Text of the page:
The scent of smoke that came with the man who called himself Grayland was oddly familiar. It was more dense and pungent than the aroma of the natural flame to which I had become accustomed, having spent many peaceful moments sharing stories with my family in front of the fire during the cold nights of winter. But the richness of its fragrance infused me with the sensation of an opaque memory—a ghost of a life before the time of remembrance. I shuddered to even consider the possibility that my kinship, for whom I loved among all else, may not be my native home and that perhaps this man—the first man to have ever come from outside our land—was from a place before time. Then again, the thought of such a truth was intoxicating and left me pleasantly euphoric.
It was the year of the songbird, and my life had just entered its sixteenth annual. I had been out in the field as I was every morning since becoming of age, and the sun’s heat was just beginning to press against my brow. Miss Hannah would soon call us for our midday nourishment, and simply thinking about it caused my stomach to rumble, which made me ever the more eager to finish my morning’s work. Absorbing a soft lullaby from my sister, Cleo, I sat down and pulled together several stalks of wheat into a bundle, which Sir Jacob would come to collect once everyone was down by the river for our afternoon teachings. I adored Cleo’s voice as much as she enjoyed my stories, so it was quite disappointing when she suddenly stopped tying her bundles and stood quiet. Before I could query about her stillness, several others disregarded their own work and joined her.
“What is happening?” I asked. “Why have you ended your song?”
“Quiet,” Cleo whispered. Her voice wavered, leaving an ominous vibration across the wind.
I decided it best to comply and remained still with caution, allowing the sound of my heartbeat to relax me. That is when a set of heavy footsteps approached me with vigilance. I had never before heard those steps, and as they drew closer, a familiar yet foreign scent washed about me. Sweat beaded across my forehead as the footsteps crossed just in front of my crouched position. As they strayed back into the distance, the smell of them lingered refreshingly nearby. Its aroma soon grew heavy and caused the air to become extremely unbearable. I felt nauseous and wanted desperately to cough. Nonetheless, I searched the ground for remnants of the traveler’s step. It was far from long before I hissed with the sting on the tip of my pinkie and wedged my finger into my mouth to ease the lingering burn. Refusing to let the bite deter me from my curiosity, I slid my hand past the softened heat to find a part of the object I could touch freely and picked the soft stick from the ground. The taste of the air instantly became more retching, and I did cough, lowering the object to the ground yet continuing to hold it within my grip.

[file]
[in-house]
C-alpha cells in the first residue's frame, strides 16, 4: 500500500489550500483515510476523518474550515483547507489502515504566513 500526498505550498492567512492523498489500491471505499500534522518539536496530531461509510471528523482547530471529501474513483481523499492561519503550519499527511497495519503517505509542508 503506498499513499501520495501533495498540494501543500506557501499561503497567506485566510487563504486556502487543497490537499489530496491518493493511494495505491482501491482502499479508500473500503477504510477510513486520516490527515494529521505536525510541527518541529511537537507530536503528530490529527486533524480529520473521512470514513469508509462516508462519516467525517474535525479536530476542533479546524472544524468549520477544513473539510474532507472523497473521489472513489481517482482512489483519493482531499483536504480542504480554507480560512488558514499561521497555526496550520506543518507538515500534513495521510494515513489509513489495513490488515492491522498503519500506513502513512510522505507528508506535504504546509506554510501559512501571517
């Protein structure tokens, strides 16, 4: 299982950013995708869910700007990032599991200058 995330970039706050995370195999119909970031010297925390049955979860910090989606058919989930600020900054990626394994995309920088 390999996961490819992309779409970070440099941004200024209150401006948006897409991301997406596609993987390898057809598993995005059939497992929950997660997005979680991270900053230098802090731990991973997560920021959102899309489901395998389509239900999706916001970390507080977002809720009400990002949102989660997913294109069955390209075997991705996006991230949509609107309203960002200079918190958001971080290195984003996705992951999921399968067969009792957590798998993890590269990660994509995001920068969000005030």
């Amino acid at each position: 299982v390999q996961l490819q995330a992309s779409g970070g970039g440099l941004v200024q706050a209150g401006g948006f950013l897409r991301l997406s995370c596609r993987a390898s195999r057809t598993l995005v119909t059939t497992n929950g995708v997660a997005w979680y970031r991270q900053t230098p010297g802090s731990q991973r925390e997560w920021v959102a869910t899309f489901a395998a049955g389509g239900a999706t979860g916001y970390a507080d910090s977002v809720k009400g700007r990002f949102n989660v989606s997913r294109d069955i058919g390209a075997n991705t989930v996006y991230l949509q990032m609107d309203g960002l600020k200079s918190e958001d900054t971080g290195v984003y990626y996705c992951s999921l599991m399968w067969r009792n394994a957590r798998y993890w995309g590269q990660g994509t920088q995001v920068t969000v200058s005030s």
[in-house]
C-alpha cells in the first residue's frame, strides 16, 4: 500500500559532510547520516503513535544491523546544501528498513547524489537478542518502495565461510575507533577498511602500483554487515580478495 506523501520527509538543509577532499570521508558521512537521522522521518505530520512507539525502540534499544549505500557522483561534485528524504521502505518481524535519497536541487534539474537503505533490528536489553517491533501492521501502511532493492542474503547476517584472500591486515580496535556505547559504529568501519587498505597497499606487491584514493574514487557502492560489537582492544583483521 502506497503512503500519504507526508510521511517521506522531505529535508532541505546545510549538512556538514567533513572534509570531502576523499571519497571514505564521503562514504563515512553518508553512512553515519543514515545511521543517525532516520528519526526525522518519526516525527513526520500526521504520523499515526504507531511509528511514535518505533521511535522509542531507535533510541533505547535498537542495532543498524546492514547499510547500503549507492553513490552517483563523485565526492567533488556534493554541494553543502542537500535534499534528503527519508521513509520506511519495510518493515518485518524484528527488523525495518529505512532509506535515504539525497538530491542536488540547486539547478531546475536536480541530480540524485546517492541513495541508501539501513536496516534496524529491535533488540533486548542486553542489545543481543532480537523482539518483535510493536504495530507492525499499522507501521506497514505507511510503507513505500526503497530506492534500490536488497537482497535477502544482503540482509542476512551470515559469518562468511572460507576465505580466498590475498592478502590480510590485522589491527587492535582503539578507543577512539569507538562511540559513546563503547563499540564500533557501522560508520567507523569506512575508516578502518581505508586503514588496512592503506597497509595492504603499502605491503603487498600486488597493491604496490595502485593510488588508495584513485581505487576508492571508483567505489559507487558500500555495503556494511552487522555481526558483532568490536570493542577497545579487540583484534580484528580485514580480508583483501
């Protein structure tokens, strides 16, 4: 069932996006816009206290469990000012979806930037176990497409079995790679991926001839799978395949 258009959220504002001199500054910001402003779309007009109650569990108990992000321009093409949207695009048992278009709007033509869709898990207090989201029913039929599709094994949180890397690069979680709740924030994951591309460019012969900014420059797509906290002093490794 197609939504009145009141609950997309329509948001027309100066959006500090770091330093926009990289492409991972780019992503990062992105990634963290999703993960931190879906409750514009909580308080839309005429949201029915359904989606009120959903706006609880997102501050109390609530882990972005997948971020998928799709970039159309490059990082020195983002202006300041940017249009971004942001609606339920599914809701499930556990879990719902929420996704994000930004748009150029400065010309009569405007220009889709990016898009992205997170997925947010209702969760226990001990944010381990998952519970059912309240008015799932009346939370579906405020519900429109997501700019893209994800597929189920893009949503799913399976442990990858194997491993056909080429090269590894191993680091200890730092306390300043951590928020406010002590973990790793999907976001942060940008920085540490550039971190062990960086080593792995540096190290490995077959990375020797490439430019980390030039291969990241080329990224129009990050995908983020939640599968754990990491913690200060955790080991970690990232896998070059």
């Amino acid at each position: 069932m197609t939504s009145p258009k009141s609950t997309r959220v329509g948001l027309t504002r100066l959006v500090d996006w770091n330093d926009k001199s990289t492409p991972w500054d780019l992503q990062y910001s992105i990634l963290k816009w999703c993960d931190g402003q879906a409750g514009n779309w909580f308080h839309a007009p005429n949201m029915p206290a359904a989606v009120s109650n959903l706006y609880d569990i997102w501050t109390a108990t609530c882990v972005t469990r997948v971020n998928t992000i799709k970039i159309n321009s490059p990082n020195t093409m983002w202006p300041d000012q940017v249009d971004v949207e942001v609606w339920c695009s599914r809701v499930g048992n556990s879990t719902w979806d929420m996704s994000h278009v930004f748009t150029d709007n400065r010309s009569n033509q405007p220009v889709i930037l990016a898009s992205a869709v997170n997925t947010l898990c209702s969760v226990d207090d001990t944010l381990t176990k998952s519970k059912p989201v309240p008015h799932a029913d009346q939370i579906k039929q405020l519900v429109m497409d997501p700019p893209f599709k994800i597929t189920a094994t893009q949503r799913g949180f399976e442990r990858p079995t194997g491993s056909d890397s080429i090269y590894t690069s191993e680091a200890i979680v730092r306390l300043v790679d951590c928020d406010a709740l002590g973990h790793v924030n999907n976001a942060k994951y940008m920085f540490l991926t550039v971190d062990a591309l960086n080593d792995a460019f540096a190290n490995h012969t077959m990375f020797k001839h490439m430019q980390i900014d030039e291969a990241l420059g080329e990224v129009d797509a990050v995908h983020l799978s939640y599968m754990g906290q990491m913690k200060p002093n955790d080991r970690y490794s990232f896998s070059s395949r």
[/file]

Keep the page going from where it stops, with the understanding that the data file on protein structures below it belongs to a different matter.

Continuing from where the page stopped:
“Come in, children,” Miss Gretchen called out. “Hurry.”
Something felt odd; Miss Gretchen had never before called out for us to come in like this. But my mind remained so focused on the bent stick between the tips of my fingers that I was indifferent to my own perplexity. As I realized that the stick had suddenly cooled and that the pungency of the air had subsided, I heard Cleo’s light but quick steps approaching me.
“Get up, Madeline,” she said, taking hold of my warm hand and helping me to my feet. “We need to get inside.”
The two of us walked briskly toward the farm. The others strode through the fields alongside us with heavy, anxious breaths. But unlike any ordinary day, no one spoke a word.